Somewhat. The profile pic changes based on the character's emotions, or their reaction to a situation. Sometimes there's a reply where the text is blank and the only content is the character's reaction as conveyed by the profile pic.

That said, it's a minor enough element that you wouldn't lose too much if it wasn't there.

On the other hand, it is important for you to know which character each reply is associated with, as trying to figure out who's talking from the text alone could get confusing in many scenes. So any format change should at least preserve the names.

Comment by Multicore (KaynanK) on Quadratic voting with automatic collusion? · 2022-04-25T20:34:06.276Z · LW · GW

If everyone ends up with the same vote distribution, I think it removes the incentive for colluding beforehand, but it also means the vote is no longer meaningfully quadratic. The rank ordering of the candidates will be in order of how many total points were spent on them, and you basically end up with score voting.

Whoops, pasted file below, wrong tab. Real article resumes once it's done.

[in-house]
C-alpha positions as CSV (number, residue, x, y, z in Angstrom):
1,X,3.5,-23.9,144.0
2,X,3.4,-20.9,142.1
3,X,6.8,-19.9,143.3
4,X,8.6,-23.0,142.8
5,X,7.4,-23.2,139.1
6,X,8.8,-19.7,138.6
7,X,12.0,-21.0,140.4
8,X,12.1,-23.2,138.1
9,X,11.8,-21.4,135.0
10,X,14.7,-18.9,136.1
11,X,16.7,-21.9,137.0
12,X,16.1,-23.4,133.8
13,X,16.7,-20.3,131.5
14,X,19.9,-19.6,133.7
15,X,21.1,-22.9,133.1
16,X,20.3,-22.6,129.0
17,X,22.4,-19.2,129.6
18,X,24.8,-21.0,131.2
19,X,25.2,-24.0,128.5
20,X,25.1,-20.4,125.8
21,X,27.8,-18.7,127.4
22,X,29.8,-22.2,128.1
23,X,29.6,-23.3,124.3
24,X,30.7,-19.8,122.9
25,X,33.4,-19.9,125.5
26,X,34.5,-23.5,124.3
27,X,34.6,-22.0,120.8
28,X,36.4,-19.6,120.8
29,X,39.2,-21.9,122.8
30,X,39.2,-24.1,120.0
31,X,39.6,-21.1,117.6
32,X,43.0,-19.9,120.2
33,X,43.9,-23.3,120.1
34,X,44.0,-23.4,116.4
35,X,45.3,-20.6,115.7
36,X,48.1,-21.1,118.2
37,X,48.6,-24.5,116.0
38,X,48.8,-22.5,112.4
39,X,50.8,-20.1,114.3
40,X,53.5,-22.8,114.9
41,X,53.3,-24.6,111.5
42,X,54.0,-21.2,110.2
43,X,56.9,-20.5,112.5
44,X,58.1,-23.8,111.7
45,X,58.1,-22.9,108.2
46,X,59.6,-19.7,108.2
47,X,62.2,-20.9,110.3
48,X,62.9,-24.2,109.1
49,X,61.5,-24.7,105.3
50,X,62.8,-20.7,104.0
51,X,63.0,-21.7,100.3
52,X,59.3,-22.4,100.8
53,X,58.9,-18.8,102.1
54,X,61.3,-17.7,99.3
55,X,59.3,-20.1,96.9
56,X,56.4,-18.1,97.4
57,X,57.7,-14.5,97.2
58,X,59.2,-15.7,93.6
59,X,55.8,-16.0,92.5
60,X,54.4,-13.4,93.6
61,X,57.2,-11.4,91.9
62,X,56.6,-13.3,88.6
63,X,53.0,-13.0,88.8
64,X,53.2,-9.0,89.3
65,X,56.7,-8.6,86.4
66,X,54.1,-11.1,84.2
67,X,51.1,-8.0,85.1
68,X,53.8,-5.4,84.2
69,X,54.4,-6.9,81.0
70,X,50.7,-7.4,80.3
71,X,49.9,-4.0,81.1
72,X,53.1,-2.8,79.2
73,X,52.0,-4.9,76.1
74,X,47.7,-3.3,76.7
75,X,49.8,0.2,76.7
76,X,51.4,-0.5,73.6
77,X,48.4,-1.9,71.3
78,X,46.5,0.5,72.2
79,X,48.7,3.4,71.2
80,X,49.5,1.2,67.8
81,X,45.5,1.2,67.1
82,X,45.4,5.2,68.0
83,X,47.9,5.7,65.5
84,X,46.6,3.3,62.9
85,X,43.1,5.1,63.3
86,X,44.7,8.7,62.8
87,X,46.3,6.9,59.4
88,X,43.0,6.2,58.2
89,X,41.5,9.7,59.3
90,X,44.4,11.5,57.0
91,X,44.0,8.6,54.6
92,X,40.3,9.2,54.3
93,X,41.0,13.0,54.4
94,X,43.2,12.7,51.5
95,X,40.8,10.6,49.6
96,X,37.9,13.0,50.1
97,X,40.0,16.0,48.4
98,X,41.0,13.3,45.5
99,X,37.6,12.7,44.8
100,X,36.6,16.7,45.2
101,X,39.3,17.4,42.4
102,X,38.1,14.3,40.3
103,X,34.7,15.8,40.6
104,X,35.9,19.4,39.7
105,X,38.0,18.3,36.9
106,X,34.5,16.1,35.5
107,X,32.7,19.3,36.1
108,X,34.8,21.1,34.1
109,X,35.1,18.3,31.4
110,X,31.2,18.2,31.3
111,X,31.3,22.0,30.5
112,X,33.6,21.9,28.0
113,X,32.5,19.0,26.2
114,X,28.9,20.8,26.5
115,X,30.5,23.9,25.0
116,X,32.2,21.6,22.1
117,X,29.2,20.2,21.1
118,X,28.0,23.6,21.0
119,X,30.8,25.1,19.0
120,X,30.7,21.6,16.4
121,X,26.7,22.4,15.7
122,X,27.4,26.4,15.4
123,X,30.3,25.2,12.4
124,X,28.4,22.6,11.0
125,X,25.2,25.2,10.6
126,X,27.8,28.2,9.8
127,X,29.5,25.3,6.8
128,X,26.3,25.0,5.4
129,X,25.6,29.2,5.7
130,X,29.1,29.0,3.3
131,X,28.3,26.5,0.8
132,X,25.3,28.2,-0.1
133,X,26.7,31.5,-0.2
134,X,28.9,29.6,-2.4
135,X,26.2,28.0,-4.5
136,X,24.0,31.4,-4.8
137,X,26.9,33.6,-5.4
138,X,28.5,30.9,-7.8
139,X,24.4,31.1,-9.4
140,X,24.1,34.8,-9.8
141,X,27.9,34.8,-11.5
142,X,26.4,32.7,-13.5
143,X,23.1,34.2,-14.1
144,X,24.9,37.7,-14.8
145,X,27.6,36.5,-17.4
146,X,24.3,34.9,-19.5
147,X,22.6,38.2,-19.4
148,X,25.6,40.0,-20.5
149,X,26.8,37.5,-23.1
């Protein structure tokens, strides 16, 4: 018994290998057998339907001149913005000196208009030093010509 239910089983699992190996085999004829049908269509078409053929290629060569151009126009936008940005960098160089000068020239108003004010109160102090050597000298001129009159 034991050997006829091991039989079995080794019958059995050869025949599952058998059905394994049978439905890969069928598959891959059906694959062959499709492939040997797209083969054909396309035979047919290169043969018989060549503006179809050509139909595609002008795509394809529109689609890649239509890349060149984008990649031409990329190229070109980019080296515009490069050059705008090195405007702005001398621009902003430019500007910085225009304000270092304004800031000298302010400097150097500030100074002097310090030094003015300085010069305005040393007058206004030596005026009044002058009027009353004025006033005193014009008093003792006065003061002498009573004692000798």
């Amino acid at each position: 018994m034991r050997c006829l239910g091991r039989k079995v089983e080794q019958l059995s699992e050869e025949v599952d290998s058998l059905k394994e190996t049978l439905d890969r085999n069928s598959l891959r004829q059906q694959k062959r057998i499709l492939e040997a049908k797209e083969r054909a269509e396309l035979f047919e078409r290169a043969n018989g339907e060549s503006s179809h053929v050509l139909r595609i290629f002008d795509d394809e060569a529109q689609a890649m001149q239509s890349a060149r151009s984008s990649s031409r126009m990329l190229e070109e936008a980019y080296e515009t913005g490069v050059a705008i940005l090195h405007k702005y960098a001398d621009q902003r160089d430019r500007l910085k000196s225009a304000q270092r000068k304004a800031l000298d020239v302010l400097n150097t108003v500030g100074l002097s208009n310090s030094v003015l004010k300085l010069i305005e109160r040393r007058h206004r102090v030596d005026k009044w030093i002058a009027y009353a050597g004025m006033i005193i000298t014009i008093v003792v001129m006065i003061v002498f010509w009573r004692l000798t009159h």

edit: I assume that the automatic collusion mechanism is something like averaging the two ballots' allocations for each candidate, which does not change the number of points spent on each candidate. If instead some ballots end up causing more points to be spent on their preferred candidates than they initially had to work with, there are almost definitely opportunities for strategic voting and beforehand collusion.

Comment by Multicore (KaynanK) on Lies Told To Children · 2022-04-14T20:26:00.686Z · LW · GW

Or put a spoilered link to this post in the dath ilan tag's wiki text?

Comment by Multicore (KaynanK) on General Thoughts on Less Wrong · 2022-04-03T15:41:02.446Z · LW · GW

A type of forum roleplay / collaborative fiction writing started by Alicorn.

Comment by Multicore (KaynanK) on Thoughts on Crowdfunding with Refund Bonuses · 2022-03-17T22:14:23.712Z · LW · GW

For further complication, what if you consider potential backers having different estimations of the value of the project?